XM1 Tank's Reliability Is Still Uncertain
PSAD-80-20: Published: Jan 29, 1980. Publicly Released: Jan 29, 1980.
- Full Report:
The XM1 tank was developed with the objective of providing significant improvement in combat capabilities over the M60 series of main battle tanks. The Army's current estimate of the total program acquisition cost for 7,058 tanks is $10.9 billion, or $1.55 million a unit.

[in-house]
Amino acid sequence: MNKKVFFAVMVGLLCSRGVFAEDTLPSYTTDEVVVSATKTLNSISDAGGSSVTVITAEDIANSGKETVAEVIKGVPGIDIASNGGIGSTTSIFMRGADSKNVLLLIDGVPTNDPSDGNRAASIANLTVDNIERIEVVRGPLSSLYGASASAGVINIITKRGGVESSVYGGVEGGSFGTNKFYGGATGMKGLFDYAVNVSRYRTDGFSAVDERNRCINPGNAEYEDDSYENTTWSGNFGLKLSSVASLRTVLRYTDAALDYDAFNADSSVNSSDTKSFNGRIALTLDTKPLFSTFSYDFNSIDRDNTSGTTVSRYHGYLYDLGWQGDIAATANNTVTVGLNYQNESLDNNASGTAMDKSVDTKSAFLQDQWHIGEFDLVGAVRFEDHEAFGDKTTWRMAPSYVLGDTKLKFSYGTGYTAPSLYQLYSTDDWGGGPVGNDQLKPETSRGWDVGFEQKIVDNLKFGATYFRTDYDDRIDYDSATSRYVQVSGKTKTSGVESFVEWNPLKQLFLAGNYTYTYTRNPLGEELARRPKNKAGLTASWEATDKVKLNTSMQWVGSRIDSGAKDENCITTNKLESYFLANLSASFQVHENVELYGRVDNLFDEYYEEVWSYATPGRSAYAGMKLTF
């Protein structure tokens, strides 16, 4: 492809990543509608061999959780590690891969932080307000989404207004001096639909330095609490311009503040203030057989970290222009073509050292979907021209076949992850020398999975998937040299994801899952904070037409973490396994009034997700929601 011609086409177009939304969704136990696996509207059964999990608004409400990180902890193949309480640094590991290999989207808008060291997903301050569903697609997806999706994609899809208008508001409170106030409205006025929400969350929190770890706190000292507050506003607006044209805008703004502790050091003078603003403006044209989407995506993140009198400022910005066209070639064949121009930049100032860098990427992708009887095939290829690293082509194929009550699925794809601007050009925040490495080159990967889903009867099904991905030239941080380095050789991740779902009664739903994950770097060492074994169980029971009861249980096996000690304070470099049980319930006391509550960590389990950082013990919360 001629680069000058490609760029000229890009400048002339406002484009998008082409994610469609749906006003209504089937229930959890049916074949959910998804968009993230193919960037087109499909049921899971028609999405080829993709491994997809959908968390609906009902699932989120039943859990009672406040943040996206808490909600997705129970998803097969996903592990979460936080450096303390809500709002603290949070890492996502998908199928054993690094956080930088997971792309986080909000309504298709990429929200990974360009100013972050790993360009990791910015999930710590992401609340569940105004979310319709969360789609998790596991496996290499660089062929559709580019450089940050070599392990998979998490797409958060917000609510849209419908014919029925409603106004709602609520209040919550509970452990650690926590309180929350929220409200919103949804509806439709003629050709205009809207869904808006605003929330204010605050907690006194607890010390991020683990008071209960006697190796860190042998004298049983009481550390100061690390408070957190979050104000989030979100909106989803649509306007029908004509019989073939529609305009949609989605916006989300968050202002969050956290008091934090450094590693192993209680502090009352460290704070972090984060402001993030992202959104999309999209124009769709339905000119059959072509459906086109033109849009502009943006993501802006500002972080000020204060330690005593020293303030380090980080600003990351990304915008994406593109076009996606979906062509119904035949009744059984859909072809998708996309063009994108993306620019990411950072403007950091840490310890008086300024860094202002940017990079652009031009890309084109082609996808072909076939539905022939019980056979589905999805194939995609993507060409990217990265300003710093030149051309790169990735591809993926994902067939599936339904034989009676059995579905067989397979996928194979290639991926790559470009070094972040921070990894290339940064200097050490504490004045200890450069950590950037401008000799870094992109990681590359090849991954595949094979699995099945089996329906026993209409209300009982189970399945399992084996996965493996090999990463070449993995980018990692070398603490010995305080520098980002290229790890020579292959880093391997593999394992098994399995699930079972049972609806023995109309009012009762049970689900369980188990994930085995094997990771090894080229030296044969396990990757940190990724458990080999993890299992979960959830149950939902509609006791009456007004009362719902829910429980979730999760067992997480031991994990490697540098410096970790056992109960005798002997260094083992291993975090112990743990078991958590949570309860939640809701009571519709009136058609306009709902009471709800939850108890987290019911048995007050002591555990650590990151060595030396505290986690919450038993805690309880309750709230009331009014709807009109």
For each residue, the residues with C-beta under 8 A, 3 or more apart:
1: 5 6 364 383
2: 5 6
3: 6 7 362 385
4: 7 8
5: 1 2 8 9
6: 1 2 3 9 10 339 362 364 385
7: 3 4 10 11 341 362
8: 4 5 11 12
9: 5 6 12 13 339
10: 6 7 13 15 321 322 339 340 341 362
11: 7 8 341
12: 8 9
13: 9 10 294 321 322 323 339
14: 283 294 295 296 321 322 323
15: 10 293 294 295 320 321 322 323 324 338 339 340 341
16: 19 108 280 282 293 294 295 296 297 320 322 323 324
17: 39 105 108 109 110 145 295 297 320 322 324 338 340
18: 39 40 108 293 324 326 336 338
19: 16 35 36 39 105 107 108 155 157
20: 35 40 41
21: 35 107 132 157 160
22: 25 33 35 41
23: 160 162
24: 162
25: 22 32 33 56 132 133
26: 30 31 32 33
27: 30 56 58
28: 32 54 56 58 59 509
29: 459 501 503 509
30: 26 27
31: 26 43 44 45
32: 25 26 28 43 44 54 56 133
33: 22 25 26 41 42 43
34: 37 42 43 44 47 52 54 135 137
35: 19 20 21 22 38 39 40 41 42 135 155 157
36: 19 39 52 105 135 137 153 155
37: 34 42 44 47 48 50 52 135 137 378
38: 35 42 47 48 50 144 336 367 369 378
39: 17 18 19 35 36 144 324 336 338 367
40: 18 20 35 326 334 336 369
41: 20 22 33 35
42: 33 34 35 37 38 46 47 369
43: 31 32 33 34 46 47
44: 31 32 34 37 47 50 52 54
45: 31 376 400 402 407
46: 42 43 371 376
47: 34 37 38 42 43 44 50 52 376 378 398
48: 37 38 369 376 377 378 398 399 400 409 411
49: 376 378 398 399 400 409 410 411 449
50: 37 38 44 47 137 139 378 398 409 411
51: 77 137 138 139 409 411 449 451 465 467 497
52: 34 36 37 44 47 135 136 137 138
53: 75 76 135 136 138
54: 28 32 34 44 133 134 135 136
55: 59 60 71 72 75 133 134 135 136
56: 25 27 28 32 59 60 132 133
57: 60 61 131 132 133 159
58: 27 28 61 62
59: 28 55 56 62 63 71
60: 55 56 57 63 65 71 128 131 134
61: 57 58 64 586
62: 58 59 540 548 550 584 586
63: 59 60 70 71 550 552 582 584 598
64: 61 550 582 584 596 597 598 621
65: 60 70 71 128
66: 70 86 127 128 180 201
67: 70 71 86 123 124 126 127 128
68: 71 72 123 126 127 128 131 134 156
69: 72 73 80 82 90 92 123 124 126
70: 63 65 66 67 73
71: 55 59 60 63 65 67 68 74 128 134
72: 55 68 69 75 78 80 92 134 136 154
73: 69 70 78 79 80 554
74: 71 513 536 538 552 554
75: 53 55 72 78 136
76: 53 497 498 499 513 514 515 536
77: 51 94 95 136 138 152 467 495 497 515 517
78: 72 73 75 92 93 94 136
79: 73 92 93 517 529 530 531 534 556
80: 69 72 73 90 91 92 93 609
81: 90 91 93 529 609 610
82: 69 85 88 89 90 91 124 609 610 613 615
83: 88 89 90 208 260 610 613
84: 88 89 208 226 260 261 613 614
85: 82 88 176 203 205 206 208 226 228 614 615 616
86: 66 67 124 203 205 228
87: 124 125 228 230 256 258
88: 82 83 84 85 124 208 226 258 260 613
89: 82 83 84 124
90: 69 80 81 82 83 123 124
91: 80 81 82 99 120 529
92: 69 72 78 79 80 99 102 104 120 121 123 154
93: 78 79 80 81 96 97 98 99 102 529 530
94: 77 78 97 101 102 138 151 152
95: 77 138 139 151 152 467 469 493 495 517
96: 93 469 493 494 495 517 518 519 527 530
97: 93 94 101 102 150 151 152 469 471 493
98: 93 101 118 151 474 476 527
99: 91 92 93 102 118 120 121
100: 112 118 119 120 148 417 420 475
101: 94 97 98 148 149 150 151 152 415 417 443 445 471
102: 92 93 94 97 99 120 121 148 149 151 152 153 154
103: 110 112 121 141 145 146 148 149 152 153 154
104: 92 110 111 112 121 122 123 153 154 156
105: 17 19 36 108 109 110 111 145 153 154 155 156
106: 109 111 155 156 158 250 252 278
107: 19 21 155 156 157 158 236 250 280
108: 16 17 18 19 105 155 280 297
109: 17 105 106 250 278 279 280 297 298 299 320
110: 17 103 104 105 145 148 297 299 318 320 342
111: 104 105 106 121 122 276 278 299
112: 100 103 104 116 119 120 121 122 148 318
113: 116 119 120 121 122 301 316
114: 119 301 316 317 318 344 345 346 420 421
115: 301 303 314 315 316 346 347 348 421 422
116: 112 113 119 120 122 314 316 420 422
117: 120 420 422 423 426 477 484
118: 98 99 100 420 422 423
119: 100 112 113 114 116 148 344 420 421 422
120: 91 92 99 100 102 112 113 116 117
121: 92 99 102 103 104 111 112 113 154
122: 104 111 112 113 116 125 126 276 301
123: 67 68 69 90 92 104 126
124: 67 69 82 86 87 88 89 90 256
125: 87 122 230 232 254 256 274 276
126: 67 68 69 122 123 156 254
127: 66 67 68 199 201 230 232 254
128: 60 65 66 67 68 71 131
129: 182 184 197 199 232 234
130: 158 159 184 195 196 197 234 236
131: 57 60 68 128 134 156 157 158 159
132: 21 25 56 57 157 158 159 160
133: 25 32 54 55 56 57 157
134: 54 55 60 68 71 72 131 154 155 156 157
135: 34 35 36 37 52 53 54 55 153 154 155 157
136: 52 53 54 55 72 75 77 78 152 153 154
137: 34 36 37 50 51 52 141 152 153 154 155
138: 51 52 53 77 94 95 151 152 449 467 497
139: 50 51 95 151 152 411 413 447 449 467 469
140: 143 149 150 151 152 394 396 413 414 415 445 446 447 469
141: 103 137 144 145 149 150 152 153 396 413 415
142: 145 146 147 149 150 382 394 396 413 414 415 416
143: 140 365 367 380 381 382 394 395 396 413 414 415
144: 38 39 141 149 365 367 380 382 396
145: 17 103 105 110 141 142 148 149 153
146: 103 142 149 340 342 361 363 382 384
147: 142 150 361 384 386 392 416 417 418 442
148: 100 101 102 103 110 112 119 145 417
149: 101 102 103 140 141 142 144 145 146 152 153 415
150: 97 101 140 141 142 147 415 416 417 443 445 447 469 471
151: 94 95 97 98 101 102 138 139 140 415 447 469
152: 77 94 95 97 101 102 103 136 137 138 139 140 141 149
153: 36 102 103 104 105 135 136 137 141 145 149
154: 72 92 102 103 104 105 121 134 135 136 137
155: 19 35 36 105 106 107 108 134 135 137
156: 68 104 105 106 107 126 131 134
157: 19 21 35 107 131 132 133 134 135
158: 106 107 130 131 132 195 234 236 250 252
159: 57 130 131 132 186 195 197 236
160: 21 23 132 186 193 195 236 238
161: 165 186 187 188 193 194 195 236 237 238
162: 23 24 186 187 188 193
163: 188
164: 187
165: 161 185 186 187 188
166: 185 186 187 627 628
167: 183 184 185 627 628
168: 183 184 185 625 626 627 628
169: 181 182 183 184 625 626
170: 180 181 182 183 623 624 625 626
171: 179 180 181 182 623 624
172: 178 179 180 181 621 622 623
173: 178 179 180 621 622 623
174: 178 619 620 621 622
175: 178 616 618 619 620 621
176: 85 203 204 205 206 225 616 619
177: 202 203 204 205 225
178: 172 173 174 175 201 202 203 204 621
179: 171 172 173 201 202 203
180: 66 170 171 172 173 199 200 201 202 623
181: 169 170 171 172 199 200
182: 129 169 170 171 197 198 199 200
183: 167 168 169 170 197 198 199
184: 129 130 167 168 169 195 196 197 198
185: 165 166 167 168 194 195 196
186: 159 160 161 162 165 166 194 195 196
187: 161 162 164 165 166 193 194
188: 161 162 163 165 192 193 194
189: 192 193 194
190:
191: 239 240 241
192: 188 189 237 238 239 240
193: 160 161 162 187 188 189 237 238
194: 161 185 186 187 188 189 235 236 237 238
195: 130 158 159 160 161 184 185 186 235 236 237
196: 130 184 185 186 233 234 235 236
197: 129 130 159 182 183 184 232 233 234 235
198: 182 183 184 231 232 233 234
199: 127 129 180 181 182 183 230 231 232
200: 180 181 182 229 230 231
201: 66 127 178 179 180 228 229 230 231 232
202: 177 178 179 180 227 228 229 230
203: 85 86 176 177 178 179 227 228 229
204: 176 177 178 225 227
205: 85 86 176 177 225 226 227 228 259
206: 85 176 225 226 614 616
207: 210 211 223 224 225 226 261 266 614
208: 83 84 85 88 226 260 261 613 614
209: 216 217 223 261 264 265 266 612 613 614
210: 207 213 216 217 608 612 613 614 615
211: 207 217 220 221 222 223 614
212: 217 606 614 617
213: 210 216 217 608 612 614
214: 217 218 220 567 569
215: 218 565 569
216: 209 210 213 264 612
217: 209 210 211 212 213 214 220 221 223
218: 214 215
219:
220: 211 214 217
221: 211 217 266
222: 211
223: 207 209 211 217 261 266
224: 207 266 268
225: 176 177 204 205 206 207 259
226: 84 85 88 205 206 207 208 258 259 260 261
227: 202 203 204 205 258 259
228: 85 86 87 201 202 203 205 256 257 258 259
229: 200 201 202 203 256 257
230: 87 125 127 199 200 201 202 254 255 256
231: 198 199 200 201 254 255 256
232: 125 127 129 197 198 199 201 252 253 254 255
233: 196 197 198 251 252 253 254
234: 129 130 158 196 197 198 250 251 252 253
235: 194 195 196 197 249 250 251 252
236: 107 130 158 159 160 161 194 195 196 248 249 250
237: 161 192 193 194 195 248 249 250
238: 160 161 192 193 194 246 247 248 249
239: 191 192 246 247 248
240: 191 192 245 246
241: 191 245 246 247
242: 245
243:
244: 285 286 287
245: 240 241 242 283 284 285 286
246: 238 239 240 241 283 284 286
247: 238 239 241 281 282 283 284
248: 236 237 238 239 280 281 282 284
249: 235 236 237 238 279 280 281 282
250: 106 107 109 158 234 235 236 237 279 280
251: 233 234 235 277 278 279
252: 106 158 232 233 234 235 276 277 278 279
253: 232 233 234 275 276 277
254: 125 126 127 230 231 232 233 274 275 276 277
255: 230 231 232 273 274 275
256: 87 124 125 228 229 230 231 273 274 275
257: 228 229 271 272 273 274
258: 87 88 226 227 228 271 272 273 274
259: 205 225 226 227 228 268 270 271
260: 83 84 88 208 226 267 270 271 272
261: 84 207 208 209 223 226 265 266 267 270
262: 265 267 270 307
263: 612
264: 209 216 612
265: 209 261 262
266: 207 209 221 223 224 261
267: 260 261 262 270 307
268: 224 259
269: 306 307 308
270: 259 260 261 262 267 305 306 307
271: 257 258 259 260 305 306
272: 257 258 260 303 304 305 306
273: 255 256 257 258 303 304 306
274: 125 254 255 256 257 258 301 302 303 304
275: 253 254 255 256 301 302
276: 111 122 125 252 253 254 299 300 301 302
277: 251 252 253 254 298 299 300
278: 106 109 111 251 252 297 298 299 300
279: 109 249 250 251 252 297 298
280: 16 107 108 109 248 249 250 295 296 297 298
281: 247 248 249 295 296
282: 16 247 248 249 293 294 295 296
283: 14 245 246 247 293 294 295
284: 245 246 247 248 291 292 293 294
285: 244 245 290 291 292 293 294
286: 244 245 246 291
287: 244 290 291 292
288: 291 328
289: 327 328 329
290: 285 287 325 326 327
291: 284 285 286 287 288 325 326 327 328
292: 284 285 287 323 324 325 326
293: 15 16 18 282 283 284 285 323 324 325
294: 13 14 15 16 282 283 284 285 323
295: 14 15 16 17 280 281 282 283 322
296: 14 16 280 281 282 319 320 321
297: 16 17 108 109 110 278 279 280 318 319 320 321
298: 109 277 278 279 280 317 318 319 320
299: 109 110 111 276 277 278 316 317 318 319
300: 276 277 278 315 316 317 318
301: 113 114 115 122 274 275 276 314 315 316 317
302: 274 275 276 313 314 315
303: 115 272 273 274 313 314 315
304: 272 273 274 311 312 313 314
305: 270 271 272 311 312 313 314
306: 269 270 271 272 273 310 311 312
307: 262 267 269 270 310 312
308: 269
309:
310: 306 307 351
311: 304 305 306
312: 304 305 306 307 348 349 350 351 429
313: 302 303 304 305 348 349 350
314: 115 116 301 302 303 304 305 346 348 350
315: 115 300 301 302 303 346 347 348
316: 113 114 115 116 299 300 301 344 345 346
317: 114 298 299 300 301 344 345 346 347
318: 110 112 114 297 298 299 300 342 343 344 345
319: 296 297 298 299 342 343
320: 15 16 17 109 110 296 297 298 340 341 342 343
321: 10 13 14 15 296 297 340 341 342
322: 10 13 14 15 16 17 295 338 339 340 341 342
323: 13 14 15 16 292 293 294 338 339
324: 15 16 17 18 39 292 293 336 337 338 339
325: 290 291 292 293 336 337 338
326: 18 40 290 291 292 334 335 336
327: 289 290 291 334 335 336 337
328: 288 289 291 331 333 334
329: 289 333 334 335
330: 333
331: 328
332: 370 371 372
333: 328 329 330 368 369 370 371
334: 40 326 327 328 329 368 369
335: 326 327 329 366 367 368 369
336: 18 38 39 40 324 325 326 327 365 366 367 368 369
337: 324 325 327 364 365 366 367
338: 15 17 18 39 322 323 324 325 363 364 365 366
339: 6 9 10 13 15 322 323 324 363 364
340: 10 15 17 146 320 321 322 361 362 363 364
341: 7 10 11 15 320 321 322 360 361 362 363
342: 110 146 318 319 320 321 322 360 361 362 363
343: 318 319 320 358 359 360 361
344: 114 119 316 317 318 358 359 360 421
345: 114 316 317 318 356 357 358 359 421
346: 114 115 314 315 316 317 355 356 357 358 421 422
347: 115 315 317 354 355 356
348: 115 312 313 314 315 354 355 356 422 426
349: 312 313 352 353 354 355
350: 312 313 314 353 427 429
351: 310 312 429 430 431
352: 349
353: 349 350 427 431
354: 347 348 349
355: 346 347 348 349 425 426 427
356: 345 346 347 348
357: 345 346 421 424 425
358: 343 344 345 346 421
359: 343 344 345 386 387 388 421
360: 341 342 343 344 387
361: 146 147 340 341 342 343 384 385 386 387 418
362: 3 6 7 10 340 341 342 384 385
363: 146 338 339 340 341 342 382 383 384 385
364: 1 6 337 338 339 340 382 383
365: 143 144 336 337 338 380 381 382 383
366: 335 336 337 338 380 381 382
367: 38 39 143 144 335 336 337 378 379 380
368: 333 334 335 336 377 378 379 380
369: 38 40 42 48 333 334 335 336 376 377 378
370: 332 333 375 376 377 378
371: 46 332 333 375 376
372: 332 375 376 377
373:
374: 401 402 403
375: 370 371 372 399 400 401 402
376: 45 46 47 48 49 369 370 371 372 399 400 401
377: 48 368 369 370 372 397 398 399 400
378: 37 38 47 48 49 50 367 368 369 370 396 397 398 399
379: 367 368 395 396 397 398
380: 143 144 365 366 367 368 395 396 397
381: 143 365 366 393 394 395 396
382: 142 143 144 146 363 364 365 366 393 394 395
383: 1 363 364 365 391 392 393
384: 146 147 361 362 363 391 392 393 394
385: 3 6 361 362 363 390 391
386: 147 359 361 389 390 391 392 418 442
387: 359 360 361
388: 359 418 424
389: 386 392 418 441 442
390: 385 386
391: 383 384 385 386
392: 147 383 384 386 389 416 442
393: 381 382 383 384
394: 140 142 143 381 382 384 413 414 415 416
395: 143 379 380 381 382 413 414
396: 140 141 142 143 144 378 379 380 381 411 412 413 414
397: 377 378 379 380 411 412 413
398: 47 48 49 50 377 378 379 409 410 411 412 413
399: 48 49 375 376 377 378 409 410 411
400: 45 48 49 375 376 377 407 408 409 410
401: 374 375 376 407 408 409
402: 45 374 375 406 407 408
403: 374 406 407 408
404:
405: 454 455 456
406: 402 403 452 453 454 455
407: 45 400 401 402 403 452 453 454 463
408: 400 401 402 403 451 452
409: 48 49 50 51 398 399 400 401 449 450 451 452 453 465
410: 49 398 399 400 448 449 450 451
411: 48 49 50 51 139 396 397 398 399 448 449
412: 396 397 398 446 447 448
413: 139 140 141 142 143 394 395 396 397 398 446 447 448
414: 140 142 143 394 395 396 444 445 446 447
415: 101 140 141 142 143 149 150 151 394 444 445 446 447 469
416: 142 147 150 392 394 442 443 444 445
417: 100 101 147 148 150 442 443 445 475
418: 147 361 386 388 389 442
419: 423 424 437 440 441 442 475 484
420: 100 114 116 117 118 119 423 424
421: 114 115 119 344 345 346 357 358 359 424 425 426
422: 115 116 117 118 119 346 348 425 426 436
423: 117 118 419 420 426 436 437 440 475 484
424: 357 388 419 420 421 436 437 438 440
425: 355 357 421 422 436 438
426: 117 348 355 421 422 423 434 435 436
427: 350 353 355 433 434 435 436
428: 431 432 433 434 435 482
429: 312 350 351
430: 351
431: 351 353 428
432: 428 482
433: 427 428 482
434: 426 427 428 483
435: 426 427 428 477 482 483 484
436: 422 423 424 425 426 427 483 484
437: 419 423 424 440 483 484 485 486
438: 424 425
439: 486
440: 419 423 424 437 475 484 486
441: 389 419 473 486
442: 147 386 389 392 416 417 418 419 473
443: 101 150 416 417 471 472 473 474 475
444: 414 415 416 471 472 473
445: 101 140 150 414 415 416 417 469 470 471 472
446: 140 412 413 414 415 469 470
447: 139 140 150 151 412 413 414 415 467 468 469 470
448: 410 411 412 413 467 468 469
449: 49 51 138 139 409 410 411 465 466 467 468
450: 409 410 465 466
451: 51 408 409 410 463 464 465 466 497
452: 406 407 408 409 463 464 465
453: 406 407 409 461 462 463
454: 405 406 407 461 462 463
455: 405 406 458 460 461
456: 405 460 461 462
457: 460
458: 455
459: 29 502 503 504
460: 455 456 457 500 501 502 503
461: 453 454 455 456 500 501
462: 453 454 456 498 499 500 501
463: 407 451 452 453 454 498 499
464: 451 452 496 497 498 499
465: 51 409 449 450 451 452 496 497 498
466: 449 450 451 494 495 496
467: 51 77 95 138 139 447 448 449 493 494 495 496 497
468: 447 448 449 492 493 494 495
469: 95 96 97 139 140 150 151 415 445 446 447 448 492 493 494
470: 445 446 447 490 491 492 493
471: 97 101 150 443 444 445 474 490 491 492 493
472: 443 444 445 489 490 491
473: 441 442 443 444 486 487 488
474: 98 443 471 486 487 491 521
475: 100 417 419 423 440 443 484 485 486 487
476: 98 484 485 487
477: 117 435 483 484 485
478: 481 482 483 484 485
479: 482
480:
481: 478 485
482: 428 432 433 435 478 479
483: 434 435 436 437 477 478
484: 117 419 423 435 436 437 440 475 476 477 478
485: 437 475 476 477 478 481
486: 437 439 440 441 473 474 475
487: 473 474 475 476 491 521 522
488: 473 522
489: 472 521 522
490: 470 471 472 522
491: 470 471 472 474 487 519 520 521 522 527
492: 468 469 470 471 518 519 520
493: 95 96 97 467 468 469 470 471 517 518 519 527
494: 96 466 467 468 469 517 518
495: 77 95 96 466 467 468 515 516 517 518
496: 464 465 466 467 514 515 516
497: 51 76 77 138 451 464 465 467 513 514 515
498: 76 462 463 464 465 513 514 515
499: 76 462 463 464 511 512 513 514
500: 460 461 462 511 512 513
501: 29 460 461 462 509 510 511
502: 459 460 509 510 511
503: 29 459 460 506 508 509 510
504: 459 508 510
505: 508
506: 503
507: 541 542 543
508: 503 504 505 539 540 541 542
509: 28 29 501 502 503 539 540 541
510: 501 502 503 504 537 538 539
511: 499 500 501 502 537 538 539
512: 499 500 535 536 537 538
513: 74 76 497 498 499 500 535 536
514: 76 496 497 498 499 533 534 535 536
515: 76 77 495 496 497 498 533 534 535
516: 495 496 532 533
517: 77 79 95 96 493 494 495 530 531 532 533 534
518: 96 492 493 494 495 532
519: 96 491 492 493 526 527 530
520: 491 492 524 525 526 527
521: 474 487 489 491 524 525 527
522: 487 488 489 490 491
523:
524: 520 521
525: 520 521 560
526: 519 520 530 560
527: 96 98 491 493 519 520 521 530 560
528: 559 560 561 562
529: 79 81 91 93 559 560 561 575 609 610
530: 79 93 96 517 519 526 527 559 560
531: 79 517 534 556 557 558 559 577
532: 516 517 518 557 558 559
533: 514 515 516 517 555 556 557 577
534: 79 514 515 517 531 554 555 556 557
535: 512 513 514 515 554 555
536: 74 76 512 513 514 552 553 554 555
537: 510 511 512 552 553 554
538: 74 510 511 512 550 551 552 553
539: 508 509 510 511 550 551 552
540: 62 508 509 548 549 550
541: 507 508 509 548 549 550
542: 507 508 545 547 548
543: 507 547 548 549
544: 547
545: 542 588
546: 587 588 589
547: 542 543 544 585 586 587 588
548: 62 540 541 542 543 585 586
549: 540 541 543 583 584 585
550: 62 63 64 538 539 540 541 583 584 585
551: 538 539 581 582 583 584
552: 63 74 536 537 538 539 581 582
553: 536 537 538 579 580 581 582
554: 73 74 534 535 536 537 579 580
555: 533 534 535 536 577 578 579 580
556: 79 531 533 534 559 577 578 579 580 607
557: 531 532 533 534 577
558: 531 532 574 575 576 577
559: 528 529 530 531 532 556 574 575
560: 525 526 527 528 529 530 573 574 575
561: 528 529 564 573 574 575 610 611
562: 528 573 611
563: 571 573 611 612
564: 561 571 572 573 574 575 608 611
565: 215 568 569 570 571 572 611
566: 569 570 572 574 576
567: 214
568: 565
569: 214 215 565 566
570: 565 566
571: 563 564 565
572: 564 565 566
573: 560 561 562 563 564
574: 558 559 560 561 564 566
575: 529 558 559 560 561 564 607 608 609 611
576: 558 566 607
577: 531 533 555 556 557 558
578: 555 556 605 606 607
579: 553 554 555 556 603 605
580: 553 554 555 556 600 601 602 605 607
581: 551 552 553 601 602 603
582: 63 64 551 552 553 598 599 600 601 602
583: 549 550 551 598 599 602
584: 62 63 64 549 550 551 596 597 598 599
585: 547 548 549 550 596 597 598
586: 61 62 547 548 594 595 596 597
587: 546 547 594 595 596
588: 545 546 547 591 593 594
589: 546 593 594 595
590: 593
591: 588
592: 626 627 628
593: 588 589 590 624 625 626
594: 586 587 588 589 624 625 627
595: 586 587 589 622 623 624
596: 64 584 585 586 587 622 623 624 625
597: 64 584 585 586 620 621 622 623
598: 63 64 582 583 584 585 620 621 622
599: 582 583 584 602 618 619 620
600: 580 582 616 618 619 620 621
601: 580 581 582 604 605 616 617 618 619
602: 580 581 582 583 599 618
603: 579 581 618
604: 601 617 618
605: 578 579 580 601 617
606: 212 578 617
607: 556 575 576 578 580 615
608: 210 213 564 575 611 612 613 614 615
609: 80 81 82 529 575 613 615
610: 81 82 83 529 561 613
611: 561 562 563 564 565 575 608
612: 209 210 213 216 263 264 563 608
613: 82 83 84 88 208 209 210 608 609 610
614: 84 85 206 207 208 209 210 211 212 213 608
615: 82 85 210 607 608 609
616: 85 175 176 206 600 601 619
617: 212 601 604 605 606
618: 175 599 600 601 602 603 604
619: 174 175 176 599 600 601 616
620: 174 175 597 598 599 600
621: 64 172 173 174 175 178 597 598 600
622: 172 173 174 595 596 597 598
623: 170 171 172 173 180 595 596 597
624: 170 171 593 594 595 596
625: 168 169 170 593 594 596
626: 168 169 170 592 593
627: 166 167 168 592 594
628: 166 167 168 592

Although production of the Army's first increment of 110 XM1 tanks has begun, the tank's reliability is still to be proven. While recent testing indicated that modifications may have solved many of the faults disclosed in previous tests, serious doubts as to the tank's reliability and durability still remain. Problems have included incidences of engine power losses and even some total aborts, with the tank achieving only 145 mean miles between failures as of February, 1979 tests. During additional tests ending in October 1979, the tank was achieving 299 mean miles between failures, but the tests were neither as comprehensive nor as rigorous as the previous operational and development ones, the scores of which were either discarded or refined in the Army's latest evaluation. Because of the uncertainty of the tank's performance with its present turbine engine, members of the Congress have suggested on several occasions that the Army develop a backup diesel engine. The Army, however, has shown no enthusiasm for pursing this alternative, maintaining that the turbine has proven its reliability. The tank's improved performance should be tempered with the realization that the corrective modifications made to it in the past year are still to be tested in a combat environment. The tank's potential performance on the battlefield cannot be judged until the XM1 has demonstrated its reliability and maintainability in the next phase of operational and development testing.